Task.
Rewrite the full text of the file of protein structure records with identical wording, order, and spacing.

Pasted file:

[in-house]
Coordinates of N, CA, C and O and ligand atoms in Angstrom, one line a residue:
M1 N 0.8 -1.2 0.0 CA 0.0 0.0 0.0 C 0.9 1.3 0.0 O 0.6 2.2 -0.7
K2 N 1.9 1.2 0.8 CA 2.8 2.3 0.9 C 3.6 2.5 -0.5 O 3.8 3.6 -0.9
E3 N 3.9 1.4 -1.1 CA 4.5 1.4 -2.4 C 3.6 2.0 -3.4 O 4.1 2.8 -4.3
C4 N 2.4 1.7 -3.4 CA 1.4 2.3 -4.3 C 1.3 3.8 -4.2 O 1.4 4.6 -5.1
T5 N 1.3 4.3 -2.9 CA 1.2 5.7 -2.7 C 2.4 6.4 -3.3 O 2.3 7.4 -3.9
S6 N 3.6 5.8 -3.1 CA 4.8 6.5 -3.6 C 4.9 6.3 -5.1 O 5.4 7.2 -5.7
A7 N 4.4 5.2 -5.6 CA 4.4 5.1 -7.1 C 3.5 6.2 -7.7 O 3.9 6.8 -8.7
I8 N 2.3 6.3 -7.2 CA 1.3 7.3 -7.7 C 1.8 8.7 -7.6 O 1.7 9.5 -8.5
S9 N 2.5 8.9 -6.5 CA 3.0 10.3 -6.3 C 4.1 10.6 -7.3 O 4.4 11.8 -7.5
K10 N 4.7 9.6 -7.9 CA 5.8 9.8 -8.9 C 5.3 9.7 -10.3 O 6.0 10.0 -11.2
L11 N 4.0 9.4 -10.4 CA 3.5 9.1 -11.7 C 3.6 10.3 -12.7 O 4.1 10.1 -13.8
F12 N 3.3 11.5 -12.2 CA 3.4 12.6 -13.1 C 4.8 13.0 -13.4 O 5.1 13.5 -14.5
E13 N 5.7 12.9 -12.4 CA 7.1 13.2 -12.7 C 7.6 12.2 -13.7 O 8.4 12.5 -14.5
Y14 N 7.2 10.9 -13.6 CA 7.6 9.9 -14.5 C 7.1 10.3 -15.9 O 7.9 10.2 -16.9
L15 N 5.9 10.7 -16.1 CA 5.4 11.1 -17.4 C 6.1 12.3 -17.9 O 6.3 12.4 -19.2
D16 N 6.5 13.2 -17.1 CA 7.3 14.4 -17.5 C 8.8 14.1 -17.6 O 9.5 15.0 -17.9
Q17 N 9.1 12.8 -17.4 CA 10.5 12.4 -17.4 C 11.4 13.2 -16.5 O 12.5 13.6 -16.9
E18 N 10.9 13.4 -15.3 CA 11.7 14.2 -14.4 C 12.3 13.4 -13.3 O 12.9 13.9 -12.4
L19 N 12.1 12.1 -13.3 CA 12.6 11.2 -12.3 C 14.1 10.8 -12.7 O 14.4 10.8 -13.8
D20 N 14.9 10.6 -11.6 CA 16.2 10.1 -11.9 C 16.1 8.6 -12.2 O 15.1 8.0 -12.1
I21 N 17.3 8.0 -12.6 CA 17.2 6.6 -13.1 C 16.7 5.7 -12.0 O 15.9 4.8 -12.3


[in-house]
Coordinates of N, CA, C and O and ligand atoms in Angstrom, one line a residue:
M1 N 0.8 -1.2 0.0 CA 0.0 0.0 0.0 C 0.9 1.3 0.0 O 0.6 2.2 -0.7
K2 N 1.9 1.2 0.8 CA 2.8 2.3 0.9 C 3.6 2.5 -0.5 O 3.8 3.6 -0.9
E3 N 3.9 1.4 -1.1 CA 4.5 1.4 -2.4 C 3.6 2.0 -3.4 O 4.1 2.8 -4.3
C4 N 2.4 1.7 -3.4 CA 1.4 2.3 -4.3 C 1.3 3.8 -4.2 O 1.4 4.6 -5.1
T5 N 1.3 4.3 -2.9 CA 1.2 5.7 -2.7 C 2.4 6.4 -3.3 O 2.3 7.4 -3.9
S6 N 3.6 5.8 -3.1 CA 4.8 6.5 -3.6 C 4.9 6.3 -5.1 O 5.4 7.2 -5.7
A7 N 4.4 5.2 -5.6 CA 4.4 5.1 -7.1 C 3.5 6.2 -7.7 O 3.9 6.8 -8.7
I8 N 2.3 6.3 -7.2 CA 1.3 7.3 -7.7 C 1.8 8.7 -7.6 O 1.7 9.5 -8.5
S9 N 2.5 8.9 -6.5 CA 3.0 10.3 -6.3 C 4.1 10.6 -7.3 O 4.4 11.8 -7.5
K10 N 4.7 9.6 -7.9 CA 5.8 9.8 -8.9 C 5.3 9.7 -10.3 O 6.0 10.0 -11.2
L11 N 4.0 9.4 -10.4 CA 3.5 9.1 -11.7 C 3.6 10.3 -12.7 O 4.1 10.1 -13.8
F12 N 3.3 11.5 -12.2 CA 3.4 12.6 -13.1 C 4.8 13.0 -13.4 O 5.1 13.5 -14.5
E13 N 5.7 12.9 -12.4 CA 7.1 13.2 -12.7 C 7.6 12.2 -13.7 O 8.4 12.5 -14.5
Y14 N 7.2 10.9 -13.6 CA 7.6 9.9 -14.5 C 7.1 10.3 -15.9 O 7.9 10.2 -16.9
L15 N 5.9 10.7 -16.1 CA 5.4 11.1 -17.4 C 6.1 12.3 -17.9 O 6.3 12.4 -19.2
D16 N 6.5 13.2 -17.1 CA 7.3 14.4 -17.5 C 8.8 14.1 -17.6 O 9.5 15.0 -17.9
Q17 N 9.1 12.8 -17.4 CA 10.5 12.4 -17.4 C 11.4 13.2 -16.5 O 12.5 13.6 -16.9
E18 N 10.9 13.4 -15.3 CA 11.7 14.2 -14.4 C 12.3 13.4 -13.3 O 12.9 13.9 -12.4
L19 N 12.1 12.1 -13.3 CA 12.6 11.2 -12.3 C 14.1 10.8 -12.7 O 14.4 10.8 -13.8
D20 N 14.9 10.6 -11.6 CA 16.2 10.1 -11.9 C 16.1 8.6 -12.2 O 15.1 8.0 -12.1
I21 N 17.3 8.0 -12.6 CA 17.2 6.6 -13.1 C 16.7 5.7 -12.0 O 15.9 4.8 -12.3